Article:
2011 m. gegužės 4 d., trečiadienis

Definitions of Intelligence

1.      Intelligence: the capacity to understand the world, think rationally and use resources effectively when faced with challenges. 
2.      g or g-factor: the single, general factor for mental ability assumed to underlie intelligence in some early theories of intelligence.
3.      Fluid intelligence: intelligence that reflects information-processing capabilities, reasoning and memory. 
4.      Crystallized intelligence: the accumulation of information, skills and strategies that are learned through experience and can be applied in problem-solving situations.
5.      Theory of multiple intelligence: Gardner’s intelligence theory that proposes that there are eight distinct spheres of intelligence. 
6.      Practical intelligence: according to Stenberg, intelligence related to overall success in living. 
7.      Emotional intelligence: the set of skills that underline the accurate assessment, evaluation, expression and regulation of emotions. 
8.      Intelligence tests: tests devised to quantify a person’s level of intelligence. 
9.      Mental age: the average age of individual who achieve a particular level of performance on a test. 
10.  Intelligence quotient (IQ): a score that takes into account and individual‘s mental and chronological ages. 
11.  Achievement test: a test designed to determined a person’s level of knowledge in a given subject area.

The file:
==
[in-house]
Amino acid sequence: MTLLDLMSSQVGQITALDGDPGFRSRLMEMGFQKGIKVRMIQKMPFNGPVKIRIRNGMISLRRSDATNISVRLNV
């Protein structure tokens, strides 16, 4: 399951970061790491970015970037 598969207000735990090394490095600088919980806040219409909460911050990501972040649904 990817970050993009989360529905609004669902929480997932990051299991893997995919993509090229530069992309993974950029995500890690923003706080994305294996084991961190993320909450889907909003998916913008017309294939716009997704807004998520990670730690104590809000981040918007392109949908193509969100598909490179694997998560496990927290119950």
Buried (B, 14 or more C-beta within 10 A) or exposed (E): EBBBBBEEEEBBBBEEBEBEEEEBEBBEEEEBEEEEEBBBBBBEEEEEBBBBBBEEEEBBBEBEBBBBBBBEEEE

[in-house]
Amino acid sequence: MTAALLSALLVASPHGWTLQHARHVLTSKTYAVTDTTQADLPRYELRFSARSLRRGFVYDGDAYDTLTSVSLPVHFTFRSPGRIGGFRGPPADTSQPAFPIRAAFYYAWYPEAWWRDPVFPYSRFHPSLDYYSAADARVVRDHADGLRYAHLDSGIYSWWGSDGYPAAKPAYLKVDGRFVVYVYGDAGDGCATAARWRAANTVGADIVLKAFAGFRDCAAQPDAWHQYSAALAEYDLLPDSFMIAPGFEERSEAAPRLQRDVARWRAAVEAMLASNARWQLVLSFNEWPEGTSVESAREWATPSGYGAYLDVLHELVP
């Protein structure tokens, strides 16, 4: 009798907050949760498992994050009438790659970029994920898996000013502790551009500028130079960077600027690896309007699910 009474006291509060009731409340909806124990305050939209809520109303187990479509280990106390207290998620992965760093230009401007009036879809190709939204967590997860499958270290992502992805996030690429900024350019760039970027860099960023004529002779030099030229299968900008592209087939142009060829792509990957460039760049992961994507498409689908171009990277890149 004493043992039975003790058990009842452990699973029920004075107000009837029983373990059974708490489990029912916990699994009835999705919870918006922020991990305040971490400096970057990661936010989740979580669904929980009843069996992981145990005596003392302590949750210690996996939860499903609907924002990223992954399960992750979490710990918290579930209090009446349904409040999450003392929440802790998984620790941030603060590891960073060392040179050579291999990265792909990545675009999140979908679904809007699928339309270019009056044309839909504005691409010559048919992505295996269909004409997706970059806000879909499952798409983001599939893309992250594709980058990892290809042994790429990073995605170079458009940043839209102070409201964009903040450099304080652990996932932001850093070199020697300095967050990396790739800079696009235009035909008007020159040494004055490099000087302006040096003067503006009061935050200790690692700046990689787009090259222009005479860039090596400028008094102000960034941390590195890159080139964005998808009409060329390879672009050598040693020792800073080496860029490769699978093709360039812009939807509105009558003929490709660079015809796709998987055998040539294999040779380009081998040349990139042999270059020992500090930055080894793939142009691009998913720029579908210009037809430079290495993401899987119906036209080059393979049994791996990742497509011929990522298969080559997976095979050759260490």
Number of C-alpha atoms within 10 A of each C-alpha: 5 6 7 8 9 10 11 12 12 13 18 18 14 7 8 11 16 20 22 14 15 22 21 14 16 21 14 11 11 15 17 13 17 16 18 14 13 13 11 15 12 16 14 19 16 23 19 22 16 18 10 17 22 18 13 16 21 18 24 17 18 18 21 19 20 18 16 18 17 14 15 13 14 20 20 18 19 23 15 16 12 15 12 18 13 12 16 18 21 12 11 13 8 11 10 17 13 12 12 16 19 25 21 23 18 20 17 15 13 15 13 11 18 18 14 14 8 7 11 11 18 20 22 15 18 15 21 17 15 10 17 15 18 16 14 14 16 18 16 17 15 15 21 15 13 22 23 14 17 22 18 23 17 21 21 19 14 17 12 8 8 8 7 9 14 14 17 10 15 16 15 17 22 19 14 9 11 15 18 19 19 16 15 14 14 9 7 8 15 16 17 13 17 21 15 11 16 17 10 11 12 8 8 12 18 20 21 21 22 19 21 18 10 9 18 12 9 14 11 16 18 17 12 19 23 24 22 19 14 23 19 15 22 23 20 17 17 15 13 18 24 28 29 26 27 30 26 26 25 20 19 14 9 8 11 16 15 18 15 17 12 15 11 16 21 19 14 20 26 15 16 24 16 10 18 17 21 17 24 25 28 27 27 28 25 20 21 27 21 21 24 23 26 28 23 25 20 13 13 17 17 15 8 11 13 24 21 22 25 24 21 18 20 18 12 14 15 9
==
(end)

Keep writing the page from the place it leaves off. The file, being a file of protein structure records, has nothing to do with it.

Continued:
12.  Aptitude test: a test designed to predict a person’s ability in a particular area or line of work. 
13.  Reliability: the property by which tests measure consistently what they are trying to measure.
14.  Validity: the property by which tests actually measure what they are supposed to measure.
15.  Norma: standard of test performance that permit the comparison of one person’s score on a test with the scores of other individuals who have taken the same test.
16.  Mental retardation (or intellectual disability) – a condition characterized by significant limitations both in intellectual functioning and in conceptual, social and practical adaptive skills. 
17.  Fetal alcohol syndrome: the most common cause of mental retardation in newborns, occurring when the mother uses alcohol during pregnancy.
18.  Familial retardation: mental retardation in which no apparent biological defect exists but there is a history of retardation in the family.
19.  Intellectually gifted: the 2 to 4 percent of the population who have IQ scores greater than 130.
20.  Culture-fair IQ test: a test does not discriminate against the members of any minority group.
21.  Heritability: a measure of degree to which a characteristic is related to genetic, inherited factors.

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